With the gift giving season behind us, I’ve had some adults asking me why playing with rocks and sticks would be beneficial to children. I am all too excited to tell them.
In toddlerhood, children are very literal: if they can’t see it, it’s not there. But as they grow into preschool age, their imaginations begin to grow and if we nourish that growth, the sky becomes the limit. At KCS, our goal as educators is to prepare our youngest learners for the next steps in life. Yes, those next steps include reading, writing and arithmetic, but there is more. Creativity, initiative, problem solving and team building skills become possible when using open-ended materials in play, such as items found in nature. The natural world is a wonder for children, rich in textures, smells, colours and purposes. They can bring their diverse personal experience to play, allowing them to choose, invent and inquire among peers. When early learners are given the opportunity to develop internal motivation for learning, they are more likely to enjoy school and believe in themselves in an educational setting.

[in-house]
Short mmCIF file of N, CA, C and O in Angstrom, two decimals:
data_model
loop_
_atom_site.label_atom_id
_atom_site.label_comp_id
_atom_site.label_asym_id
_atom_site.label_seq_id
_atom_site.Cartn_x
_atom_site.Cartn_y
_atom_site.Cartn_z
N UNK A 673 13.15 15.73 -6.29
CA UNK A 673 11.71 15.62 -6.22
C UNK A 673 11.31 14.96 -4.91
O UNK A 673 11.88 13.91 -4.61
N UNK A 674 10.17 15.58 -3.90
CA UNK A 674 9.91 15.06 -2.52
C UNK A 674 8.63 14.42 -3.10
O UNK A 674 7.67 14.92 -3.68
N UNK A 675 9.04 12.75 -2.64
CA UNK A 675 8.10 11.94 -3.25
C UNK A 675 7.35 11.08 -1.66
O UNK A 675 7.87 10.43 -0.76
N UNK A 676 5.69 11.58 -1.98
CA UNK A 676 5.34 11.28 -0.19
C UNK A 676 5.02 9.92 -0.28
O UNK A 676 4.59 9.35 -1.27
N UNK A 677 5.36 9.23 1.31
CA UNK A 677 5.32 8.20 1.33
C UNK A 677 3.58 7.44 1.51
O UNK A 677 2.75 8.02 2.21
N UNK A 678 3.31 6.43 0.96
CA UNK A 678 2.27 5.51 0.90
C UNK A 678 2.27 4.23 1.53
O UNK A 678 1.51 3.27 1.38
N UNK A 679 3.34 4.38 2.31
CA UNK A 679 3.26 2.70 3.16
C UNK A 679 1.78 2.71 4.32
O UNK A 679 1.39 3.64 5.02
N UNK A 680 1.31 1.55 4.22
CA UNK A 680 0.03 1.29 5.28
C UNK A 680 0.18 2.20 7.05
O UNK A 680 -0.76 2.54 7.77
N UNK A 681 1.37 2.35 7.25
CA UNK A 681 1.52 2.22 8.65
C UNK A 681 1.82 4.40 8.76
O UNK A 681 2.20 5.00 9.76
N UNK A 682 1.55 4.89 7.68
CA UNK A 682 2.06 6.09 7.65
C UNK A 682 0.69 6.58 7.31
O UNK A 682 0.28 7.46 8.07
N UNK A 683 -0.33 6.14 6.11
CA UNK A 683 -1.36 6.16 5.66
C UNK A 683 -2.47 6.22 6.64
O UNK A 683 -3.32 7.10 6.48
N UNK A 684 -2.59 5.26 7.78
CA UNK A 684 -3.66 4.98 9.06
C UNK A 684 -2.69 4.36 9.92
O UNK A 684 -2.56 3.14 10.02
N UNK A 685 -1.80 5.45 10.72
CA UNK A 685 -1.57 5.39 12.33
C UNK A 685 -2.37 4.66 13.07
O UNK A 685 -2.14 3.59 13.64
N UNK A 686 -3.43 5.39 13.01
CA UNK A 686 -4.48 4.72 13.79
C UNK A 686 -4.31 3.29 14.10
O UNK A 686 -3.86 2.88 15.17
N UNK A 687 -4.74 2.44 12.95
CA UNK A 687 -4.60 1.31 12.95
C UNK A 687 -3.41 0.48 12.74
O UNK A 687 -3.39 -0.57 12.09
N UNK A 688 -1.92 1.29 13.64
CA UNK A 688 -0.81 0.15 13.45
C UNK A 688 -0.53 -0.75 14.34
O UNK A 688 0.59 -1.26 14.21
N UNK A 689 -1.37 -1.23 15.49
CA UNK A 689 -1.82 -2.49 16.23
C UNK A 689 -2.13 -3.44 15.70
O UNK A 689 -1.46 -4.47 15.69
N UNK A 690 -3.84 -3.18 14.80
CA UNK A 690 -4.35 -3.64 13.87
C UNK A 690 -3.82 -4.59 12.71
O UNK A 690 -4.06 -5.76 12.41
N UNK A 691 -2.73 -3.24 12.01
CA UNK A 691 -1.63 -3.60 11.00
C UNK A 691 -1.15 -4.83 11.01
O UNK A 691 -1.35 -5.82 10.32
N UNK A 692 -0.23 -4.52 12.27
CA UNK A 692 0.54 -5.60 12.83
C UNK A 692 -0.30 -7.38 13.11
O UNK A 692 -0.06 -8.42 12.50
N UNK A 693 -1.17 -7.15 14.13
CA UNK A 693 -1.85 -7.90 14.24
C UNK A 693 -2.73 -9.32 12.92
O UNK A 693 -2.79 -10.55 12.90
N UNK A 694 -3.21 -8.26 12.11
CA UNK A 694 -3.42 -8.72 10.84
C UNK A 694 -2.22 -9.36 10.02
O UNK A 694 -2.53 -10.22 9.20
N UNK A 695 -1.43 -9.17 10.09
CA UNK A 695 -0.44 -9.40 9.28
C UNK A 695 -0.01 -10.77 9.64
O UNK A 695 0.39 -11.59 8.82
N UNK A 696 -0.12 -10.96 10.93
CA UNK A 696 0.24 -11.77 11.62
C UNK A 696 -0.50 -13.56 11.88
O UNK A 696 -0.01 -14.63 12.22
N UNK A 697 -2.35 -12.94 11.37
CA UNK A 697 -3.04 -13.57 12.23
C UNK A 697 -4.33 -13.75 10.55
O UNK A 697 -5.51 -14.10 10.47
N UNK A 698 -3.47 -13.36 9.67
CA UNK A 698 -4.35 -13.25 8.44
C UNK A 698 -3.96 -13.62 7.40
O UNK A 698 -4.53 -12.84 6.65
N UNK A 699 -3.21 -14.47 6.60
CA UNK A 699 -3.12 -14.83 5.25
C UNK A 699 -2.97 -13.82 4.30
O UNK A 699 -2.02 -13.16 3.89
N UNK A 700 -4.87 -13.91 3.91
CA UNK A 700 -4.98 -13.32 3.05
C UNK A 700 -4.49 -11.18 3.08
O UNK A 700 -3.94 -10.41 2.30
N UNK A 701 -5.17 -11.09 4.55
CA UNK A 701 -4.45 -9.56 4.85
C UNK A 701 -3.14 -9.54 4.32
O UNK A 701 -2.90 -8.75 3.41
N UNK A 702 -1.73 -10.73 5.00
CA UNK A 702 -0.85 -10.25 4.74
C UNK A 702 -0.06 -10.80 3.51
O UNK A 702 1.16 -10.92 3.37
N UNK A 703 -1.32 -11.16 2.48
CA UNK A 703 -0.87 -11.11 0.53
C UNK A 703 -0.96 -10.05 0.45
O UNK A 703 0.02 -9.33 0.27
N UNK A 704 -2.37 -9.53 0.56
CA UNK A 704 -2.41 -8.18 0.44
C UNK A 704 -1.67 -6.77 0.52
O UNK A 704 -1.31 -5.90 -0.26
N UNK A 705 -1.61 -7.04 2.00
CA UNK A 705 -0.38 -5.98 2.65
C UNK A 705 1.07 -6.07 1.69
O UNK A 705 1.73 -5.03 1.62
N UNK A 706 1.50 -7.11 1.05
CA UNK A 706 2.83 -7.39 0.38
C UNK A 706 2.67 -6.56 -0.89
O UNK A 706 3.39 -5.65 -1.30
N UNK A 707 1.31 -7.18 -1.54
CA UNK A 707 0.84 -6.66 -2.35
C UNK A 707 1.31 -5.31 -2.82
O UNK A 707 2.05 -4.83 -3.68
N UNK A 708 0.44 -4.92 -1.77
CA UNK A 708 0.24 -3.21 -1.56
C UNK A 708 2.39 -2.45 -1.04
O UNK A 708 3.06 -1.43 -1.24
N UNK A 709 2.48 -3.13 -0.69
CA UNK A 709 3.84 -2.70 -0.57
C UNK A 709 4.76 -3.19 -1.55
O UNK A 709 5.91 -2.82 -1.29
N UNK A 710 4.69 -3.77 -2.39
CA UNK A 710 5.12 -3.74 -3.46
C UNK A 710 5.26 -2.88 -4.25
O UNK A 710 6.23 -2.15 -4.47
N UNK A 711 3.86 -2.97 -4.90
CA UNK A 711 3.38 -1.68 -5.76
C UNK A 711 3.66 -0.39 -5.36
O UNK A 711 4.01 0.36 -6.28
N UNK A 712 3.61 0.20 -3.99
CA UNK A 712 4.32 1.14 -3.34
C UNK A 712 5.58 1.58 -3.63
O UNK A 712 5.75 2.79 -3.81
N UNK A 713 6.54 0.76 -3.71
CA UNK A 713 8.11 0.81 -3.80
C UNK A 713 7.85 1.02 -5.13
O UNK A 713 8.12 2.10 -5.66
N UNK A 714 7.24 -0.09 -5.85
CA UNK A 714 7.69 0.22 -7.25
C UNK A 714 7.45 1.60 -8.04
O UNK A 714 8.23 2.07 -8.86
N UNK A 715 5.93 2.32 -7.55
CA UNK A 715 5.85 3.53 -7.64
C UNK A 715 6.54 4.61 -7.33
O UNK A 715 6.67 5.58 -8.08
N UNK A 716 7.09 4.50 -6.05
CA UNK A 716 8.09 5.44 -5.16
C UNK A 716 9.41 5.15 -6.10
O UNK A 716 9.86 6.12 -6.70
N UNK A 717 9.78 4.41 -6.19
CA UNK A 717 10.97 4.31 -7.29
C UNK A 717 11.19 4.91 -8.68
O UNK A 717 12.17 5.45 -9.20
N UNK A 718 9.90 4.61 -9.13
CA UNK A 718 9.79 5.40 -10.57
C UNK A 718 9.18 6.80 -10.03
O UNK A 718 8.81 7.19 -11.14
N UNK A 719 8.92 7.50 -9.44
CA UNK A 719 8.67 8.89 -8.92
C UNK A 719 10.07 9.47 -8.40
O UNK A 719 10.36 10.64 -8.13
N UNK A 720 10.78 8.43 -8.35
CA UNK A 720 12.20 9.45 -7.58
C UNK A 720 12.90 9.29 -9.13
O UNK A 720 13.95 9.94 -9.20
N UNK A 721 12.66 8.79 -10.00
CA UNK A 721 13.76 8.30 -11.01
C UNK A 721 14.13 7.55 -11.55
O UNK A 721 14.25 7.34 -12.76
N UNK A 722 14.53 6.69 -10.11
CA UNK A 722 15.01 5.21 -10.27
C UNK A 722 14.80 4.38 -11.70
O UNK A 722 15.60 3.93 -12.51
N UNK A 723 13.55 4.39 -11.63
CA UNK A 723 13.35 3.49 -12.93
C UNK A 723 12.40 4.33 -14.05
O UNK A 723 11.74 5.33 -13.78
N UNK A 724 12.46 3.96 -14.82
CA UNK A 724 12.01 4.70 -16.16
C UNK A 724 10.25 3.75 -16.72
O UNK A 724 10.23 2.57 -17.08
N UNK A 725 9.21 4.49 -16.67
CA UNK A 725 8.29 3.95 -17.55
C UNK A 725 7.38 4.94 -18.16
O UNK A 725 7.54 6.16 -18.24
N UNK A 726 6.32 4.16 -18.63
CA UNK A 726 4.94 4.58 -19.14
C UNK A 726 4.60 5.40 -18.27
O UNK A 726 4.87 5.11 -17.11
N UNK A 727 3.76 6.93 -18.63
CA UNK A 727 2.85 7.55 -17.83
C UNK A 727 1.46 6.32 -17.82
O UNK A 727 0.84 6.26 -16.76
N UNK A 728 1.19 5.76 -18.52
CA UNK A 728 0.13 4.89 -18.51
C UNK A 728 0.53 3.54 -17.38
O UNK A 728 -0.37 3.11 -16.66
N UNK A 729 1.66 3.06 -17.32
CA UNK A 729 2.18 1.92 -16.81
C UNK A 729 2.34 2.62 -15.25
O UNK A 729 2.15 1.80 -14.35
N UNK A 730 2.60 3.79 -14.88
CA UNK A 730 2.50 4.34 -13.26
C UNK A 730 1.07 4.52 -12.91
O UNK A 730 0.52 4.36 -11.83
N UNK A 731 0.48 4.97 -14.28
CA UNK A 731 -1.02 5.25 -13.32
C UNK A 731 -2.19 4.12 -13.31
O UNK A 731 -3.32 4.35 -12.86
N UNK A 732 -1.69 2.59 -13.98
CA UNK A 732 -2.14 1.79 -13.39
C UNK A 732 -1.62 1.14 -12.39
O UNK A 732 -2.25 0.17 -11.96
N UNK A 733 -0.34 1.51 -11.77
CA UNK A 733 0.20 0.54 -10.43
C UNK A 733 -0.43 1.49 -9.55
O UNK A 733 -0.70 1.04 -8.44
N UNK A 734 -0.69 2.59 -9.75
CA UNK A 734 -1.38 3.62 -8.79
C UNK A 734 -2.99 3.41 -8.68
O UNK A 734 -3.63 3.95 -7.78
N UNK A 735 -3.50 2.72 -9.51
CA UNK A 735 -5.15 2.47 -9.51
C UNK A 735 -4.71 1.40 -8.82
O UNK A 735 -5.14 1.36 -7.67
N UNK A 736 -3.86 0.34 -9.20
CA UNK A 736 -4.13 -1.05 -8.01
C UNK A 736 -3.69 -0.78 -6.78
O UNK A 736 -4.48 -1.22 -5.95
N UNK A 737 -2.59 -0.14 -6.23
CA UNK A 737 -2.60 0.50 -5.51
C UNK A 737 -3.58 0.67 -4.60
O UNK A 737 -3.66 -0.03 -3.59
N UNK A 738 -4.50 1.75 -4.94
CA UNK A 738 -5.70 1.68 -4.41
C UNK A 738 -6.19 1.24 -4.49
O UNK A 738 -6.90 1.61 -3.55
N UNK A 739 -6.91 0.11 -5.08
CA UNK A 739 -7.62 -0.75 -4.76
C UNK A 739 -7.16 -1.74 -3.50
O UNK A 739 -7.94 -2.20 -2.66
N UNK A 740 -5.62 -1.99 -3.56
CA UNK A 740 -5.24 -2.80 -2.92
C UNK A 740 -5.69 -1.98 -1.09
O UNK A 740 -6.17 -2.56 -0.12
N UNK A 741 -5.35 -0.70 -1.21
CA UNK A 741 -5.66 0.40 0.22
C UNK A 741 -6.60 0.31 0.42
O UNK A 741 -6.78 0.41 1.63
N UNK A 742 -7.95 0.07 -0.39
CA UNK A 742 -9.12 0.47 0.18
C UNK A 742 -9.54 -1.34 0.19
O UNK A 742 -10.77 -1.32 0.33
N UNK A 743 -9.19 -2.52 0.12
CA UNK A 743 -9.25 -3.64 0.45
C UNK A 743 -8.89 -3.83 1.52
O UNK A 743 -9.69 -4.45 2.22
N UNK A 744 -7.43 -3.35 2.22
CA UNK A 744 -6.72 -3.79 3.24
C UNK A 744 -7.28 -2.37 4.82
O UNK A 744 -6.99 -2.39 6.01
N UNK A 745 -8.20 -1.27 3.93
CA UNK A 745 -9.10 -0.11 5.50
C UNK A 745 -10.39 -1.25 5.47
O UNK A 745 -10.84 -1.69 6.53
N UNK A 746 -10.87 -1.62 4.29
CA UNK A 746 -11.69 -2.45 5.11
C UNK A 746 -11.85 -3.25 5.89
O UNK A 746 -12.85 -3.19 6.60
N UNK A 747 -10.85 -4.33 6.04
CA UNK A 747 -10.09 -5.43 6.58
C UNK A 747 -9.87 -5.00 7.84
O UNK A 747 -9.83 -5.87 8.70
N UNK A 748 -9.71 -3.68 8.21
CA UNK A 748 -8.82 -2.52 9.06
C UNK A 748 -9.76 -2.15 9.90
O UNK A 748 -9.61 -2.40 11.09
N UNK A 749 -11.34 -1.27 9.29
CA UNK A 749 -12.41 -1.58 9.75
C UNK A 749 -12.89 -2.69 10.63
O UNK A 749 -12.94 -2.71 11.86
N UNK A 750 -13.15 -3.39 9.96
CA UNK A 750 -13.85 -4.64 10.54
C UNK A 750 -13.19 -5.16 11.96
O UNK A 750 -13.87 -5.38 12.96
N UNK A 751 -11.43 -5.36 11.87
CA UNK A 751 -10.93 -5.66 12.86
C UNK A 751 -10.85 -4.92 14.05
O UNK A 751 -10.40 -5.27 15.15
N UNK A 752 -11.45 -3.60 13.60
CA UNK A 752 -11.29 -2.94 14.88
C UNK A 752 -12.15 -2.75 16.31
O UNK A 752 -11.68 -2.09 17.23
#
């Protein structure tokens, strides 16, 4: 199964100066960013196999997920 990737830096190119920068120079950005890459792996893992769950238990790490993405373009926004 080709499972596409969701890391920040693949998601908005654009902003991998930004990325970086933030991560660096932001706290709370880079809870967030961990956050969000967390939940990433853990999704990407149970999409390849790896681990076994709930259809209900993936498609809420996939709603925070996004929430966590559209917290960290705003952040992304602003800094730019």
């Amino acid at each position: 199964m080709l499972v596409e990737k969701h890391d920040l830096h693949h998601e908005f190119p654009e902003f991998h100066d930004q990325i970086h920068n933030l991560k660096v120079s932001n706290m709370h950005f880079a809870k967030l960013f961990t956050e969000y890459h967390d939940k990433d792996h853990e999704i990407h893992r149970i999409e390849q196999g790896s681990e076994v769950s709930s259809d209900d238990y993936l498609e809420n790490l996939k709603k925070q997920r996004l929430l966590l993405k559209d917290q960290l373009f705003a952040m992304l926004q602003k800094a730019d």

So remember, if you see your pre-schooler at home choosing to play with things that aren’t their iPad or commercially-made toys, smile and ask them what they are creating. After all, we only get one chance to be this tender age, so let them make the most of it. You may end up with a scholar on your hands.
Bonnie De Kuyper, RECE